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    ... and a conference is not a terrible place to submit an incremental result. Aug 23, 2021 at 12:54
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    @Buffy if I’m reading things right, it sounds like the paper in question is a subset of a prior publication by the same authors, so I’m not sure what you mean by “don’t assume that the results … were necessarily known when the earlier publications occurred” if it’s published by the same people. The latest paper sounds like a downgraded version of something they’ve already published. If they’d published this first, then the other ones, then I understand what your point is here. Aug 24, 2021 at 1:19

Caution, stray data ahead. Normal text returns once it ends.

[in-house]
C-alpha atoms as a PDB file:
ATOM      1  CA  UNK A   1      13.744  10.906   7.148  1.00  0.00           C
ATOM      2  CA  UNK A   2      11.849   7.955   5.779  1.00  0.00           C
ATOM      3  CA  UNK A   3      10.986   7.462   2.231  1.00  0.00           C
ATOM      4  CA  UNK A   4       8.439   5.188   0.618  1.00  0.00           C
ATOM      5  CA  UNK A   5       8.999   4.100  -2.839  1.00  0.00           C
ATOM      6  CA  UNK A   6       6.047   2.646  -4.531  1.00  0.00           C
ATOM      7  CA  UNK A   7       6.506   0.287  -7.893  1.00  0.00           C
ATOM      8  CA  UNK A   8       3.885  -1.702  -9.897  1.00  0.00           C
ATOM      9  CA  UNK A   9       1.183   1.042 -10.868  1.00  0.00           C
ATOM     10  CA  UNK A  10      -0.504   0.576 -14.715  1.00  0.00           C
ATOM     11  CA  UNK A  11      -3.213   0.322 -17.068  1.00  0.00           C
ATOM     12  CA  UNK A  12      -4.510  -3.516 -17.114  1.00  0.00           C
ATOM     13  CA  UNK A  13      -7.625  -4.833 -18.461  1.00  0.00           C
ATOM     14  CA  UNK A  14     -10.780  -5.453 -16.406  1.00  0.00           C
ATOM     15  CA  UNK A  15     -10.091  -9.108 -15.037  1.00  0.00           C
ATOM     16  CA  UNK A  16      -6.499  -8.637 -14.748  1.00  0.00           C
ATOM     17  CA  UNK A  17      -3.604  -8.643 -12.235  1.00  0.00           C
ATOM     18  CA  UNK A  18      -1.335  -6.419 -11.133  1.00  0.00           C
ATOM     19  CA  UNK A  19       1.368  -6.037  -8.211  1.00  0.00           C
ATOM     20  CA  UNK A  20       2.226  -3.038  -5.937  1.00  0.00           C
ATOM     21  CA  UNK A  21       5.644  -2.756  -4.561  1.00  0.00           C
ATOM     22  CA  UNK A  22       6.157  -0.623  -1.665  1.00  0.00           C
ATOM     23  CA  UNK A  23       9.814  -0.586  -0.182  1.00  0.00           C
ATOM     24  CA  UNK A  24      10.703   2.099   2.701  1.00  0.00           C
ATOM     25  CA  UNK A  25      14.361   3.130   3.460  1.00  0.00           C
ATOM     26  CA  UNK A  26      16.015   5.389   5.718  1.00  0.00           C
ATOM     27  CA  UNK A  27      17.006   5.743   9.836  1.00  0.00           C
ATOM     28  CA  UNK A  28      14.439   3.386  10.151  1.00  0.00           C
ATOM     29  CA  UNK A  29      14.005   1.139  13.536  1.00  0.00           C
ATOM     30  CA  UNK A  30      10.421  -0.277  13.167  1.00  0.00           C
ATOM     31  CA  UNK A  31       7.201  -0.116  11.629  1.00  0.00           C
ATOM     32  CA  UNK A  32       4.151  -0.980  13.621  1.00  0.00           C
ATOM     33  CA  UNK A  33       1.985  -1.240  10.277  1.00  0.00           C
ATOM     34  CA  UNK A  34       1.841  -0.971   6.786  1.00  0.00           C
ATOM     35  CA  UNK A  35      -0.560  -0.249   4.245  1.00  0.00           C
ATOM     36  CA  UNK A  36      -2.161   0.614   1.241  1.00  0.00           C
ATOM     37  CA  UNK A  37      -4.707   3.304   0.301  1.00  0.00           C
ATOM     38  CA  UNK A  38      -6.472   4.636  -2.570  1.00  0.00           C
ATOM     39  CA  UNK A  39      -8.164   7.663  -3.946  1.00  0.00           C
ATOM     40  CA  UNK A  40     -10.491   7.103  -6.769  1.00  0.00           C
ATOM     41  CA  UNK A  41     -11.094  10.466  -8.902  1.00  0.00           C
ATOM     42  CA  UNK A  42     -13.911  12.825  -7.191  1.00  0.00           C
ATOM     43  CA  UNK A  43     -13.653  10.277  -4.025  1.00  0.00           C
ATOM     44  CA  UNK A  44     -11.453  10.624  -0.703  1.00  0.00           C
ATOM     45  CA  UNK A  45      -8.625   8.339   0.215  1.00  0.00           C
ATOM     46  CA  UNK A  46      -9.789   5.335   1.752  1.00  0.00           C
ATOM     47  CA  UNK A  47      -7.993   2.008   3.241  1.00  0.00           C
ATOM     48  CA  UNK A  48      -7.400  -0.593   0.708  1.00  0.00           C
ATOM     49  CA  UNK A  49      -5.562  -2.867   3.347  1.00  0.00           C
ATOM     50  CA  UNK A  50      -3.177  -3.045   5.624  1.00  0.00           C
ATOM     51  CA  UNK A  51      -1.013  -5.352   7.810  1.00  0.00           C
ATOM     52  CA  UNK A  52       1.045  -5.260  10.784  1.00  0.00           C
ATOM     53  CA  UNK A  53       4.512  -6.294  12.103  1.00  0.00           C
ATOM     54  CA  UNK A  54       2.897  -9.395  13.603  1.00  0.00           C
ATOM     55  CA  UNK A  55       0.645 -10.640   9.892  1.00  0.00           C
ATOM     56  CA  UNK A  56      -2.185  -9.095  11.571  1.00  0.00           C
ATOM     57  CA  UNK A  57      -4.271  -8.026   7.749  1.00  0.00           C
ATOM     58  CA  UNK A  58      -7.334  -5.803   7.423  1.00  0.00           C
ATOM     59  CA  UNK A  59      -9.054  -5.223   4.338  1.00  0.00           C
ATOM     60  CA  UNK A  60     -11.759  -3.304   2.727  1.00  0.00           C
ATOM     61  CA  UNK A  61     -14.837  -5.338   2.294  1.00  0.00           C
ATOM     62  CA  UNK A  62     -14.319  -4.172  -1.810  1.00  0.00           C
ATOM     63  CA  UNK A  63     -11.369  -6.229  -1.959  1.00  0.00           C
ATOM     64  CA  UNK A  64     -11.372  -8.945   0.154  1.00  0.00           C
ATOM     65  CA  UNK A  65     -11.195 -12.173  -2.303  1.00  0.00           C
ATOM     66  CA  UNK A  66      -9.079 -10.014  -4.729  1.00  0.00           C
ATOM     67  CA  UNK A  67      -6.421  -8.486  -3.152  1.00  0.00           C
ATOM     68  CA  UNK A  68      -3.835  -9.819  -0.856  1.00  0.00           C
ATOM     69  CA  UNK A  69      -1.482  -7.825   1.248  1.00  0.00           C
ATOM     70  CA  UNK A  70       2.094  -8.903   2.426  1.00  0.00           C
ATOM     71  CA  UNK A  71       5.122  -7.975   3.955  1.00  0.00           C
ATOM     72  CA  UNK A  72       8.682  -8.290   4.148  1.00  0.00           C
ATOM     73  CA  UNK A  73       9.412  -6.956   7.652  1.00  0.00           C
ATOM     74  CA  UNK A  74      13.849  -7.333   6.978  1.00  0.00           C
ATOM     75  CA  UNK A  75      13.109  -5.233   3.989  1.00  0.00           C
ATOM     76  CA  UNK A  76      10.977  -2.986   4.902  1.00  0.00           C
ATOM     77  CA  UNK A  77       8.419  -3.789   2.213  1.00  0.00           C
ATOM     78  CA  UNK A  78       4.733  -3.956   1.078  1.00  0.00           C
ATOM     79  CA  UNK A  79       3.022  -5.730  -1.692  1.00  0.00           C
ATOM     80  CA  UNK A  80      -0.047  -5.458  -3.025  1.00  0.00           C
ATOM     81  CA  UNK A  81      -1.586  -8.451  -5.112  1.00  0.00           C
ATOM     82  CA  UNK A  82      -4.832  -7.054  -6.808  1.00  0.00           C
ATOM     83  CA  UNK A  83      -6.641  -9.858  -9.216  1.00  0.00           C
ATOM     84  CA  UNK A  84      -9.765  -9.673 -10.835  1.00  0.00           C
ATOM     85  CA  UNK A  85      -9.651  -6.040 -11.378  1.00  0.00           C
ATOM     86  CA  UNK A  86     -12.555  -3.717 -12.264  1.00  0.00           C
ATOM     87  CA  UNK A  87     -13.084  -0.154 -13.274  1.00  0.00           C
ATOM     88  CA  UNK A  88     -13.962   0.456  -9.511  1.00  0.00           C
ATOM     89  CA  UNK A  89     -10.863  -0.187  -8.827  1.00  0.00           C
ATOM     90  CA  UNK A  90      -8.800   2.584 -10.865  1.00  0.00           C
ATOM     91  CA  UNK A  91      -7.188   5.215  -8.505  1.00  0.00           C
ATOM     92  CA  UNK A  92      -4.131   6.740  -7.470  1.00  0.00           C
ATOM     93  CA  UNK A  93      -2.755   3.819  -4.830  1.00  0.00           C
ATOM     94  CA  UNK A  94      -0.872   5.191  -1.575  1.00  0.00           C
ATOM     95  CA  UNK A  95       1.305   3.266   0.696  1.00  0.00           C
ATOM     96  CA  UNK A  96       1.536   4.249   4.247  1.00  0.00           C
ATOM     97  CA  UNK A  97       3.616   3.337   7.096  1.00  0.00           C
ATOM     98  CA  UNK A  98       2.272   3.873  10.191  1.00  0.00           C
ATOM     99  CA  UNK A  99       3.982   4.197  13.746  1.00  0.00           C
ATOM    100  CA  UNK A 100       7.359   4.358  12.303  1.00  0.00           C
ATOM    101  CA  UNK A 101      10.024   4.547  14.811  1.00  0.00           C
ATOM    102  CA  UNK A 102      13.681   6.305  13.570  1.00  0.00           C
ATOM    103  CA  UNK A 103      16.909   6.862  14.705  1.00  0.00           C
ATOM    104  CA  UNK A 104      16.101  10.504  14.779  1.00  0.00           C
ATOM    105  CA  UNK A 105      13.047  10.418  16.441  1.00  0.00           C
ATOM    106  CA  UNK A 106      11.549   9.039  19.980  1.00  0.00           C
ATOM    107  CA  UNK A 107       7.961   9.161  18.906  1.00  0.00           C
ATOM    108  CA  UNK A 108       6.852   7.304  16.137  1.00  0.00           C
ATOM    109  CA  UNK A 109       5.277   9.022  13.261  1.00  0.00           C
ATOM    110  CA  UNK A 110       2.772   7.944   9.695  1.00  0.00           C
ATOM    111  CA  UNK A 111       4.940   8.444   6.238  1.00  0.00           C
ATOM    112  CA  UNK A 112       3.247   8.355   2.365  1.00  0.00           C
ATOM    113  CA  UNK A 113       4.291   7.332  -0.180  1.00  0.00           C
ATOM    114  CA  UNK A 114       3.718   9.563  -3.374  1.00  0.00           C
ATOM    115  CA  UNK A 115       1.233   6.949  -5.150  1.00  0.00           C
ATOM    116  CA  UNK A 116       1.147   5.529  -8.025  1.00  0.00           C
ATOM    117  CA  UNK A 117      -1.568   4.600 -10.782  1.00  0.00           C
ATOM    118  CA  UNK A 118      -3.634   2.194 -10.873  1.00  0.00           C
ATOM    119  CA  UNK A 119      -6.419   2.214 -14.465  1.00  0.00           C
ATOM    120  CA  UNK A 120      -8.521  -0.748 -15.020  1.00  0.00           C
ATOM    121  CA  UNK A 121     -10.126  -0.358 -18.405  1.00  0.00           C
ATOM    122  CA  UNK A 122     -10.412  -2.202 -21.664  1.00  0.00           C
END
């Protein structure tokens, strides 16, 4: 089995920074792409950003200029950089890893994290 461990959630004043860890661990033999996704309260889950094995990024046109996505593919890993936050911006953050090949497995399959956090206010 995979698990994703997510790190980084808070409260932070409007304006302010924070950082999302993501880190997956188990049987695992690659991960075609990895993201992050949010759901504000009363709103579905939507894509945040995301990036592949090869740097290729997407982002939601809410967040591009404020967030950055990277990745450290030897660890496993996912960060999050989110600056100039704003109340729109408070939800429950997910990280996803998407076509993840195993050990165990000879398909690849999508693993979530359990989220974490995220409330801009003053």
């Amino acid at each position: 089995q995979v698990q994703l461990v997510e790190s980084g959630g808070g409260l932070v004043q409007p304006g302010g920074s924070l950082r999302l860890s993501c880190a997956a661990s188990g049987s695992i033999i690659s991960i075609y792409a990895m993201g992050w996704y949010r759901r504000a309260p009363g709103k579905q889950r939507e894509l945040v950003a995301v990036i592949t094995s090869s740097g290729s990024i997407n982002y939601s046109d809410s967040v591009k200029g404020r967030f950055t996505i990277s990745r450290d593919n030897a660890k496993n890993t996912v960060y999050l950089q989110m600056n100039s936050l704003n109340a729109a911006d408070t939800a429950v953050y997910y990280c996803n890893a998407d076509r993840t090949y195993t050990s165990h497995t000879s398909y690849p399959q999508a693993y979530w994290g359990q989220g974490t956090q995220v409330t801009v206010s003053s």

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    @AnonymousPhysicist I agree, I had a phase of getting papers to review from a research group that invented novel method A and then (incremental) variants B, C, D, and then submit papers comparing A and B, A and C, A and D, B and C, B and D, C and D and (for example) the comparison of C and D coming after papers that showed B dominates C and D. It is a great way to gain a bad reputation in your field, but "publish or perish" encourages it, and the main loser is the reviewer whose desk they repeatedly fall on. Aug 25, 2021 at 10:46